Actions & Facts Revisited

When we initially introduced our data fragment model, for reasons of simplicity, some details were not elaborated because they were not essential to the understanding of the principles the data integration approach is based upon. However, these details are necessary to make the approach work in practice.

Data fragments correspond to facts about resources that are collected during data acquisition actions. Each data fragment is used to store both the data itself (i.e., an atomic piece of information about a resource) and metadata about it (e.g., where, when, by whom, using what tool this data was collected, but also what it represents and how it is represented). This metadata simplifies data integration and improves data quality by making it possible to centralize and automate the detection of inconsistencies and missing information.

This post takes a closer look at the data types of the different data elements that compose data fragments.

The “Data Acquisition Action” Part

Data acquisition actions occur when tools are used to acquire data from data sources, a process that is supported by a Data Acquisition Architecture. In this architecture, each data acquisition tool has a unique identifier, data sources are described in a Data Source Registry, and data acquisition tools register each of their data acquisition actions in a Data Acquisition Action Registry.

In the fragment data model, data acquisition actions are characterized by:

  • An action identifier (e.g., action #1): This is a unique identifier generated by the Data Acquisition Action Registry when a tool registers an action. These identifiers are sortable so that it is possible to order them from the first action to the last one. The current version of the Acquisition Action Registry implements action identifiers as long integers;
  • A timestamp (e.g., 2015-04-02T08:53:02Z): This should correspond to the moment at which an action is successfully completed. In practice, this is the time at which the action is registered. Timestamps are expressed according to the ISO-8601 standard;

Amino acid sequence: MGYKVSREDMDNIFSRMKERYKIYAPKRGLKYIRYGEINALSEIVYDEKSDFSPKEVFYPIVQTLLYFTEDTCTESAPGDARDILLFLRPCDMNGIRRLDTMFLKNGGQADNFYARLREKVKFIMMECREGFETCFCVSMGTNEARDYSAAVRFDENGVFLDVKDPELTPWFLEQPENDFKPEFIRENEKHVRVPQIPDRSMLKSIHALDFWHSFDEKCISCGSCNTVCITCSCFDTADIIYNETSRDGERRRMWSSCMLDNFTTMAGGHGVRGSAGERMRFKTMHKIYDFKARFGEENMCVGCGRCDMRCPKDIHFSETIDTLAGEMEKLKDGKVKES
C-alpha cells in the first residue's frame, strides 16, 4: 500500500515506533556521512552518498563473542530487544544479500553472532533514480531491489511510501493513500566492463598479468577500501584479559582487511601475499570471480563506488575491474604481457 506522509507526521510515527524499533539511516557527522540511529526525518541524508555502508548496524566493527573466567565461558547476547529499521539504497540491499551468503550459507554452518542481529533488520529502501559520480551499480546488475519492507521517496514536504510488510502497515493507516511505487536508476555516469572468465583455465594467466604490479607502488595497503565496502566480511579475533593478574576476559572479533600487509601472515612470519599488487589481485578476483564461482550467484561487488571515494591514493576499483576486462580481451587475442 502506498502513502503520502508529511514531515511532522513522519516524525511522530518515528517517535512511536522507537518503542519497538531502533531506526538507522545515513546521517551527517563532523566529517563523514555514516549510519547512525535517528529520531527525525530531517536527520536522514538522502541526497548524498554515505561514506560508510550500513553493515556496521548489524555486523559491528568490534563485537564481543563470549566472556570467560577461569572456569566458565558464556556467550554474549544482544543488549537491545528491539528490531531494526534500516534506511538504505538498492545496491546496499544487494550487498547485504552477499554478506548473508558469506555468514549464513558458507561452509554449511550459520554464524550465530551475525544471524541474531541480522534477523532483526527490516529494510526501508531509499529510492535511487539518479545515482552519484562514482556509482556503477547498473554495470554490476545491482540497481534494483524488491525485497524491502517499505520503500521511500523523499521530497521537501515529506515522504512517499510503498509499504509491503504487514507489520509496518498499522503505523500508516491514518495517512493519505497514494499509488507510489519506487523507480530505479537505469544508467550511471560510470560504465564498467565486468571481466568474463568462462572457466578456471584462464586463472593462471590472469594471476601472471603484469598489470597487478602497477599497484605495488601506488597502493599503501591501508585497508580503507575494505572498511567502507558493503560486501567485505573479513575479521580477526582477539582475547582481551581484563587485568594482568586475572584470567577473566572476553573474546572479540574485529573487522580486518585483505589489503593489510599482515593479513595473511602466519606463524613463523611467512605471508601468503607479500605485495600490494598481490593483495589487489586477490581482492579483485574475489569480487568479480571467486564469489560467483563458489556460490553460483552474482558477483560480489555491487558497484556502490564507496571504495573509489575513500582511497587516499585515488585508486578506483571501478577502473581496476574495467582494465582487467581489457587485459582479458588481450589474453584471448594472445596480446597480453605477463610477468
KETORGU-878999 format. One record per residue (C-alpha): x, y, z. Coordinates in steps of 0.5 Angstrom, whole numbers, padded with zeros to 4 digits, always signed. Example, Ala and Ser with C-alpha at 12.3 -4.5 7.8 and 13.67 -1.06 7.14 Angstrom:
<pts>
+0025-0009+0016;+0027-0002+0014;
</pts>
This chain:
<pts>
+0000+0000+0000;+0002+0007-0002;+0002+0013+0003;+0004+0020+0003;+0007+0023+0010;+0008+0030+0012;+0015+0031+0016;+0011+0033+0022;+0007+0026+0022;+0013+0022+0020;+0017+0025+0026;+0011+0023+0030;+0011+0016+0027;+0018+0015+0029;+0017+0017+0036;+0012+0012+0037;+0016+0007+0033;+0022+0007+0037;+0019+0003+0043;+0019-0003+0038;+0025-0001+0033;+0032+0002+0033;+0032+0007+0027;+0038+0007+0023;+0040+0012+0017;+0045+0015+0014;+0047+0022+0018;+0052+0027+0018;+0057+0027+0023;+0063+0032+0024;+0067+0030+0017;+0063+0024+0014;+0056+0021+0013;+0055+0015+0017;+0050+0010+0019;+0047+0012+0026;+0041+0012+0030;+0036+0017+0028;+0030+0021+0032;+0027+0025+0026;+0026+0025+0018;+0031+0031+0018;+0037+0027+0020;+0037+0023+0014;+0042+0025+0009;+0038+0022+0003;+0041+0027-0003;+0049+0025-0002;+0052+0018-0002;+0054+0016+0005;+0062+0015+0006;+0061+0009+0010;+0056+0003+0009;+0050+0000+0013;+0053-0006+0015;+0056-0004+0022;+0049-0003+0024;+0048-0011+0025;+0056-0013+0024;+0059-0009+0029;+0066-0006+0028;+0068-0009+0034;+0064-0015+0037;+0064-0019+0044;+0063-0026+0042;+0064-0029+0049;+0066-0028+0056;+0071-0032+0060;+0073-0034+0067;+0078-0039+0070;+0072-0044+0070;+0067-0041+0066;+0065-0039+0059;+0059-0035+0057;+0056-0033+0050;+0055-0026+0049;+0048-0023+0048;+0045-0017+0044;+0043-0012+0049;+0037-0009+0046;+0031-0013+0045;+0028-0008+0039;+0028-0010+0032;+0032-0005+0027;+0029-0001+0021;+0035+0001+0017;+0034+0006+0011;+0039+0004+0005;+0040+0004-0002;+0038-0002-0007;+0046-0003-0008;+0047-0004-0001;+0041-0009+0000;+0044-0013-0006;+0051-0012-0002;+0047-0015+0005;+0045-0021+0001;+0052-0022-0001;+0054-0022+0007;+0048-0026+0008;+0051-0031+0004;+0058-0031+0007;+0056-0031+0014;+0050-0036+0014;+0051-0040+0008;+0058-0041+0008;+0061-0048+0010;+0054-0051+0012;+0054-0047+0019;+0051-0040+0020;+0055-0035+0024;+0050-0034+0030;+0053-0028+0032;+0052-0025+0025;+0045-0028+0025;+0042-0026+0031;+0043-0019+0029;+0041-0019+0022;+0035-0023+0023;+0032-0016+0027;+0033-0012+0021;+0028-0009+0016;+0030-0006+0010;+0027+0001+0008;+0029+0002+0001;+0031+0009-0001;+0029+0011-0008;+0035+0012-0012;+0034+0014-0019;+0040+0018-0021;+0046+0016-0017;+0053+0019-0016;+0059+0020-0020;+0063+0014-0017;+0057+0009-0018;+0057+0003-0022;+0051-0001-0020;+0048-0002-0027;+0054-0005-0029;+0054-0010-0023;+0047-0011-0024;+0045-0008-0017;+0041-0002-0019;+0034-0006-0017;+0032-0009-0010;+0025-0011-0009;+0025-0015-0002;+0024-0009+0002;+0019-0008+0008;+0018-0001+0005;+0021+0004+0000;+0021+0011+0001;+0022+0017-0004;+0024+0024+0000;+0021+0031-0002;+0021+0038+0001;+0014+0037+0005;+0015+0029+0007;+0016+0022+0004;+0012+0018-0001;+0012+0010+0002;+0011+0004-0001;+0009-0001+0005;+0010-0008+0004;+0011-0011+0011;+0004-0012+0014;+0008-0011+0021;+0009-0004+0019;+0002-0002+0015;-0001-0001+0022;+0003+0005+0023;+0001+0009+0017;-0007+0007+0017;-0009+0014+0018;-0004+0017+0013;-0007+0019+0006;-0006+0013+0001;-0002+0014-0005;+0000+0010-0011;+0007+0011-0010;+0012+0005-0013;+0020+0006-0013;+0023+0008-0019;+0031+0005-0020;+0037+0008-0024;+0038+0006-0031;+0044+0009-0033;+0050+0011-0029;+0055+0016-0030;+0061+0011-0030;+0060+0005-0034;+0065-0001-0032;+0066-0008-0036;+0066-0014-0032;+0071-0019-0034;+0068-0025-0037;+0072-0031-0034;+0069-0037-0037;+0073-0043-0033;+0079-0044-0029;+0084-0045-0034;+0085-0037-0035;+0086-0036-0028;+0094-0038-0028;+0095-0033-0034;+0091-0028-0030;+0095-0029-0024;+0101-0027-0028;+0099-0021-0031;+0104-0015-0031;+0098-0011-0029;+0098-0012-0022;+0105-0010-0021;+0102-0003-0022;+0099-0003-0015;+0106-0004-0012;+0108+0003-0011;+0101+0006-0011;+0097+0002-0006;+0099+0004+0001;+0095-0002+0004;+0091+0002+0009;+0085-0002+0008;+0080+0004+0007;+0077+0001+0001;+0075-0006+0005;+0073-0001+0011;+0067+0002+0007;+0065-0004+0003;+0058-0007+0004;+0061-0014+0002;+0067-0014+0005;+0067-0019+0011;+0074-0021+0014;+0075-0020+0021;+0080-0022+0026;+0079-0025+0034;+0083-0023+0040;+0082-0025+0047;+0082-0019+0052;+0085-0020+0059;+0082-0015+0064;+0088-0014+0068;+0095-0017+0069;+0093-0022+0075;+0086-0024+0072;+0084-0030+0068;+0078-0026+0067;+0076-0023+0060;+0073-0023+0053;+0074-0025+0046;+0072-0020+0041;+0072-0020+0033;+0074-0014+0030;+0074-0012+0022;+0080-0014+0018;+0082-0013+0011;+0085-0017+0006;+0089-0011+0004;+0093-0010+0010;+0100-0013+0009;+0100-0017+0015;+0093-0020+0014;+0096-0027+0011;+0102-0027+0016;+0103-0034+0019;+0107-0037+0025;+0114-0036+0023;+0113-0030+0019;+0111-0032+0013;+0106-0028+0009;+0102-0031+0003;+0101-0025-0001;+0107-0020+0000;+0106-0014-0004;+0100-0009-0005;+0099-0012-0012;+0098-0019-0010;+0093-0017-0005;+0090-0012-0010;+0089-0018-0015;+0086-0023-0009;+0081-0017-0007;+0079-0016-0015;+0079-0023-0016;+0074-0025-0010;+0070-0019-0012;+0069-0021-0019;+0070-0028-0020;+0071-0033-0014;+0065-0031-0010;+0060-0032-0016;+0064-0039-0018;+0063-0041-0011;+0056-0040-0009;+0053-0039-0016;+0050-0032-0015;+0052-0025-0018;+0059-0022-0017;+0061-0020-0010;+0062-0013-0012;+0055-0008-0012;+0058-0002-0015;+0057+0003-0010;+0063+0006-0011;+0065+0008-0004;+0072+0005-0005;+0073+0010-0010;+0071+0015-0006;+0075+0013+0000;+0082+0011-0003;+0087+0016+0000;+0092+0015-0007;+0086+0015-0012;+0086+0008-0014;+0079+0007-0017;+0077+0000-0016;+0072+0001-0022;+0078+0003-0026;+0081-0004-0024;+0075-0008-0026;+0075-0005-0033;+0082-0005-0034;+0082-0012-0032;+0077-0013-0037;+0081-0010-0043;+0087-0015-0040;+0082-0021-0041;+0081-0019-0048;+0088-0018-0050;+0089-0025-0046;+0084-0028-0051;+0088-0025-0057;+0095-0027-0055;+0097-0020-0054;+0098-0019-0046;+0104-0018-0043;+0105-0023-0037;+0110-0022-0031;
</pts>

• A tool (e.g., Web Scrapper #24): This is the unique identifier of the tool in the architecture. It is a character string; and
  • A data source (e.g., a given data set from http://census.gov): This is the unique identifier of the source in the Data Source Registry. It is expressed as a character string.

As shown above, the types of the 4 data acquisition action fields are well defined and their domains (i.e., the authorized values for these fields) strictly consists of lists managed in other systems (e.g., Acquisition Action Registry, Data Source Registry).

The “Resource” Part

Resources (i.e., the ‘things’ of interest that are described by the facts collected during the data acquisition actions) are characterized by:

  • A resource type (e.g., product, customer, geographical area): Supported resource types are defined in a dedicated resource type controlled vocabulary managed in a vocabulary bank. In practice, this field contains a term identifier from the resource type vocabulary. It is expressed as a character string.
  • A unique identifier: Resource unique identifiers are generated and managed by the Identifier Service taking into account the type of the resource to identify. In the current implementation, it consists of a long integer.

Here also the types of the 2 resource fields are well defined and their domains strictly consists of lists managed in two other systems (i.e., the Vocabulary Bank and the Identifier Service).

The “Fact” Part

When initially introduced, facts (about resources) were described with 3 fields: A fact property, a fact value, and a fact timestamp. For example, a building (the resource) had a value (the fact property) of 1,000,000 (the fact value) on Jan. 1, 2015 (the fact time stamp). In this simplified representation, information such as the type of the value (a money amount) or its unit (US$) was omitted. It was considered as implicit and depended on the property itself.

This is problematic for several reasons: